Judge Steve Power's sword is all about love, not war.
Battlefields run red with warrior's blood!
Sword of War began life as the sweeping epic, Barbarossa, an ambitious Italian/Romanian co-production that would endeavor to tell the tale of German Emperor Frederick Hohenstaufe the First (Rutger Hauer, Blade Runner), and his attempts to recreate the ancient empire of Charlemagne in a campaign across 12th Century Italy. A young peasant named Alberto da Giussano (Raz Degan, Alexander) would form a militia of 900, nicknamed the "Company of Death," and put a halt to his plans.
Right out of the gate, problems are evident. For a film with such a historical significance in Italy, why film the entirely of the movie in English? Beyond that, why dub the majority of the non-English speaking cast in classic spaghetti Western style? Worst of all, the film's namesake is barely more than a supporting character, with Hauer getting relatively little screen time. The film's very existence makes little to no sense outside of a hope to appeal to global markets like the UK and US, where historical epics like this one are hardly en vogue at the moment. At home in Italy, it was mercilessly slaughtered at the box office, tied into political controversy surrounding the Northern League Separatists, whose political leader makes a cameo appearance in the film. Critics would also take the film to task for the rather more righteous than reality would dictate portrayal of the historical "Lombard League."
For the North American market, we get a "dumped to video" affair, all but gutted of content and repackaged into a simple blood n' guts action fest with the equally bland title. There's a little pseudo-Braveheart gravitas thrown in to give the illusion of depth, but the movie definitely feels like it's had two or three too many passes in the editing bay.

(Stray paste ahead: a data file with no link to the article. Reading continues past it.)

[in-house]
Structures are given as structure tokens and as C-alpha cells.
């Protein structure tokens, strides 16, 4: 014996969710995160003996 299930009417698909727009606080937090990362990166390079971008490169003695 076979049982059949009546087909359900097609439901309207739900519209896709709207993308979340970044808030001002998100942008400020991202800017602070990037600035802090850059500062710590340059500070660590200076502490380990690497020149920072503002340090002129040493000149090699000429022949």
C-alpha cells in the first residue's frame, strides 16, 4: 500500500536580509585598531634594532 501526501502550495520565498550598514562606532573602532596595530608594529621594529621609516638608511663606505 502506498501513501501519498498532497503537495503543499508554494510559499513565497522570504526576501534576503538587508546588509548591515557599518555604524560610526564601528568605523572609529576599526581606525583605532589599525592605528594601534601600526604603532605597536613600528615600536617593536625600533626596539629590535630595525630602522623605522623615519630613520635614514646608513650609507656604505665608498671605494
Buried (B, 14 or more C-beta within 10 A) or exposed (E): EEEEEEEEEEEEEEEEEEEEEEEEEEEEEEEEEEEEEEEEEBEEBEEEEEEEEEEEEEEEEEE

It's sad, really, as the film itself is actually an extremely well made affair, with a great performance from Rutger Hauer, and solid turns from supporting cast members like F. Murray Abraham (The Last Action Hero), as a sniveling evil Cardinal, and French actress Cecile Cassel (younger sister of Vincent Cassell) as Barbarossa's young wife. Director Renzo Martinelli handles the bloody action scenes incredibly well, and the visuals channel the likes of early Ridley Scott. It's sad that the 139-minute cut will likely never see R1 DVD or Blu-ray players, let alone the expansive—and supposedly fantastic in spite of its flaws—200-minute version shown on Italian TV.
The screener copy I was provided with for review purposes does not do the spectacular look of the film any justice whatsoever; heavily compressed visuals are married to a hissy 2.0 soundtrack and extras are non-existent. I'm told the retail release is considerably improved, and based on the strength of the film itself, I'd recommend a purchase to anyone who likes a good movie with swords in it.
Guilty of being dumbed down for North American consumption, but still an acceptable effort.
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Scales of Justice
Studio: Lightning Media
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